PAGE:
Thursday, September 27, 2007

New pics...Hi love

HI love, it's so nice to see you. We miss you so much. Things are good here. Quinn didn't end up having his procedure yesterday. They wanted to get everything done on one day and they couldn't do that yesterday. So, they are trying to schedule it for Oct. 1st. So did the trailer come in? How is it going? Any idea when you might be home?

No trailer yet. How's it going you ask? It's still going. I might be home around the first or second week in Oct.

This picture is of one of the gunships. For good size ships with a good amount of armament the things can go.



The guy on the left is our install team lead. We call him "rickety". He's a little older, so he doesn't do much of the grunt work, though he tries. But he does travel around with us to the different sites and provides entertainment. I thought his eyebrows were going to rip off on this ship.



This is an MPV (mine protected vehicle). It's basically a safe on wheels. It's how we get around on land through the more hostile areas. We get stuffed in there with a small task force. And they clear the roads in advance when we go through any towns.

What is this picture. Surrender or hello.

This picture is the result of a fishing boat coming within proximity of one of the ships I was on. All the manned guns on the ship will train to any nearby boats and the occupants must show no aggression or run the risk of being attacked. The gunners keep a bead on them until we are well passed.

One thing I don't think I've mentioned about these people is that tea time is a way of life. Tea is made available to the officers and our team no matter what the circumstance.

Hi handsome. Looking good.



Ah, tea, how very civilized. Your mom was looking at your pictures and just kept saying that they looked like home, minus the wire fences. Well, I love you. I can't wait to see you home safe and sound with us. Take care. Tell Denis hi.
Love you too babe. I left on here what you added cause like most of this blog, it will be interesting for me to look back on.

The men around here don't seem to grow very big. I feel like a giant among them.

The monkeys down here are thieves. Can't leave anything lying around because the minute you walk away they come and take it and scurry up a tree with it. We've lost tools that way and one actually dropped my camera as he was trying to make a quick get away with it. I thought the monkeys were kind of amusing to watch. Until the day we lost a site due to the monkeys chewing through our data cables. We had to travel back to the site to repair it and put protection around the cables. So pretty much from that day forward, I'm not amused any more with the monkey business.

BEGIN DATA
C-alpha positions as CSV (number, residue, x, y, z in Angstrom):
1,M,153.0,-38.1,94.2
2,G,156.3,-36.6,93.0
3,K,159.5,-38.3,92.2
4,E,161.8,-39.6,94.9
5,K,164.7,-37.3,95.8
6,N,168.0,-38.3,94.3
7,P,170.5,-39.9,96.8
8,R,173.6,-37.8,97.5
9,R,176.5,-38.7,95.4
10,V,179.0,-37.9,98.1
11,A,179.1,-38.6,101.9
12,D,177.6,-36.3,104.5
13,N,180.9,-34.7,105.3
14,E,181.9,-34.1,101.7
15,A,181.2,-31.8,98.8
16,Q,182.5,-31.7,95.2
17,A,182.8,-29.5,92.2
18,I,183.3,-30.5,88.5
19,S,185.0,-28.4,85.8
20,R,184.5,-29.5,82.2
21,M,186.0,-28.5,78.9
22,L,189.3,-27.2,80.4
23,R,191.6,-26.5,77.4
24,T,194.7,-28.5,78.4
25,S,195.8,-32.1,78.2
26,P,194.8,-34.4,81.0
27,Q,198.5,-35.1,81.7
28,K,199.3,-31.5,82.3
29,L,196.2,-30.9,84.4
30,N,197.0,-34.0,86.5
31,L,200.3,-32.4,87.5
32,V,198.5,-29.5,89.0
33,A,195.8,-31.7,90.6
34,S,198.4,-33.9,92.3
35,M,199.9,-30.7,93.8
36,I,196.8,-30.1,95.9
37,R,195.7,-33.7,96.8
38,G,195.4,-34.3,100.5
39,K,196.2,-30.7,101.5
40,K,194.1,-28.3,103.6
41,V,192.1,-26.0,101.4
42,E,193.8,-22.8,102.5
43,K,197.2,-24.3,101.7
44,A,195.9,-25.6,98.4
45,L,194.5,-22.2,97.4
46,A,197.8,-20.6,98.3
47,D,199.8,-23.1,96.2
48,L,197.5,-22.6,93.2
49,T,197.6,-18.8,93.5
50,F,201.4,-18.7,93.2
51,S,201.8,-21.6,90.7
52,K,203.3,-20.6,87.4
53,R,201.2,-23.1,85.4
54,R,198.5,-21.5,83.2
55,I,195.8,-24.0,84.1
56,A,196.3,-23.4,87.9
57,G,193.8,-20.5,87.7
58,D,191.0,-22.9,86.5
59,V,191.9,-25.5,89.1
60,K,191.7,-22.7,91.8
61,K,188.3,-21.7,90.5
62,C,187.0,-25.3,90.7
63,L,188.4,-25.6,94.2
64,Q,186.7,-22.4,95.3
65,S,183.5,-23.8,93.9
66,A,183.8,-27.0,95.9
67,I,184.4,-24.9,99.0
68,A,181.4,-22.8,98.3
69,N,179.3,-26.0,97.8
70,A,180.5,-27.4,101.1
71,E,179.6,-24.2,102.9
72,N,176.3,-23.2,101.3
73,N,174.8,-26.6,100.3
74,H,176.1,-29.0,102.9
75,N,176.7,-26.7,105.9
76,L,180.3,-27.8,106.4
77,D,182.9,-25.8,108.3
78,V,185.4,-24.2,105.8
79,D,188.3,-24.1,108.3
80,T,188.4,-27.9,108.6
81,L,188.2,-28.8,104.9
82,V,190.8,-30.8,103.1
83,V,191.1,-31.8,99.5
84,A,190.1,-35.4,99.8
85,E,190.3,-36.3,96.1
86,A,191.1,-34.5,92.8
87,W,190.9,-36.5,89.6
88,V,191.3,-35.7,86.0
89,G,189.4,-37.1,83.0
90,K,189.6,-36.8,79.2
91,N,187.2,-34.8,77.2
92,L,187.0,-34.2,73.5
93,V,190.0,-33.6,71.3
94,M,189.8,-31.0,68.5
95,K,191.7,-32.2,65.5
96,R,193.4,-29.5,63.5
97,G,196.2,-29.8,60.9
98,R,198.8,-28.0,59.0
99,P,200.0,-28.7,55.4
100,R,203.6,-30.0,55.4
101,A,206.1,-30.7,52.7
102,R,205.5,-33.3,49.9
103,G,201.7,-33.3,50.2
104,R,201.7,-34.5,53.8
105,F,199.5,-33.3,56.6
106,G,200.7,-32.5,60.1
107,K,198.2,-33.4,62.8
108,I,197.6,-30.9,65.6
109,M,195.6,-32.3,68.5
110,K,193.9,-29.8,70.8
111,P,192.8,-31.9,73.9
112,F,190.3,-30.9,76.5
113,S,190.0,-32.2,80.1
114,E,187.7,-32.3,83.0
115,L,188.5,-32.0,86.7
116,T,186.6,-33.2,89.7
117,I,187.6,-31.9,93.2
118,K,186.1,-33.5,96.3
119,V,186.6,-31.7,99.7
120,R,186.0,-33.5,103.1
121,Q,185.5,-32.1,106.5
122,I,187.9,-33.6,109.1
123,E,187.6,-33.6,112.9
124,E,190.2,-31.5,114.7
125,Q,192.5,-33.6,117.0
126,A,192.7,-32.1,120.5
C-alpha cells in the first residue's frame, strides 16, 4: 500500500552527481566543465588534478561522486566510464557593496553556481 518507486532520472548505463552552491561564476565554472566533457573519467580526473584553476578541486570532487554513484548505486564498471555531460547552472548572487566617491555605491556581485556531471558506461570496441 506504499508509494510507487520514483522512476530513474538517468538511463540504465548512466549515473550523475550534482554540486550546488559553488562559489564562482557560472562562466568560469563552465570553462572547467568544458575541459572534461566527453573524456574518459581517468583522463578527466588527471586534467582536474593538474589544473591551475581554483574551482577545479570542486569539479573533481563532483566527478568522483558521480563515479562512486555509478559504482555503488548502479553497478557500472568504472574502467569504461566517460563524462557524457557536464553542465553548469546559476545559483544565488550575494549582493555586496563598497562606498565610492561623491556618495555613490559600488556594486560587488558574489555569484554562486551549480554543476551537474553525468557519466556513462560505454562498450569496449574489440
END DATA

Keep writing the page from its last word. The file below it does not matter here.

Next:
There seems so much about this trip that I don't imagine ever being able to forget. The navy officers who are our guides are reluctant to tell us of the dangers and threats as we work. Understandably they want us to feel comfortable. But the enlisted sailors on the other hand will get on the towers with us and point to areas where the nearest recent attack was. They will tell you in broken english how many casualties and talk about the rebel capabilities. And tell you of their friends who have died pointing to some sunken ship in the harbor. Some of the sites the army launches volleys of artillery all day as you work. It makes working on the towers even more tedious. They launch artillery at night too. With just enough time to fall asleep in between volleys. Then you're startled awake with loud explosions that rattle the roof. I think my biggest worry comes when they sound the air raid horn and ask that we shut off all lights and stay under a roof. Fortunately all the artillery I've seen and heard has been outgoing. And there are task forces on 24 hour patrol around any place that we work. If the area becomes too dangerous, they move us out to a completely different area of the country while the military spends a few days on the offensive.
I'm telling this side of the story now because I believe the worst is behind us. Work at the most remote places is finished and as long as nothing breaks, we won't be going back. Now I'm in a nice hotel back in a city. The remaining work is nothing too stringent. I do look forward to coming home, but I won't get too excited until I'm on a plane to Providence. I miss you honey. But to be honest, I'm once again overly excited about being able to see that little pudge pot you've been raising without me over the last two months. He's grown so much it seems, and mostly in his cheeks. He wasn't even crawling when I left. I will have to introduce myself all over again. Fun times are coming on the the horizon. I'll see you soon.
Oh yeah, here's another video. They are changing a tire but they had no jack. No one was hurt.

2 comments:

Dad said...

Well sheeit. I thought this post was worthy of at least one comment. Nice post Dan.

Pop said...

Yes dan....Nice post. Even if I don't make comments...I ALWAYS love your posts.

Pop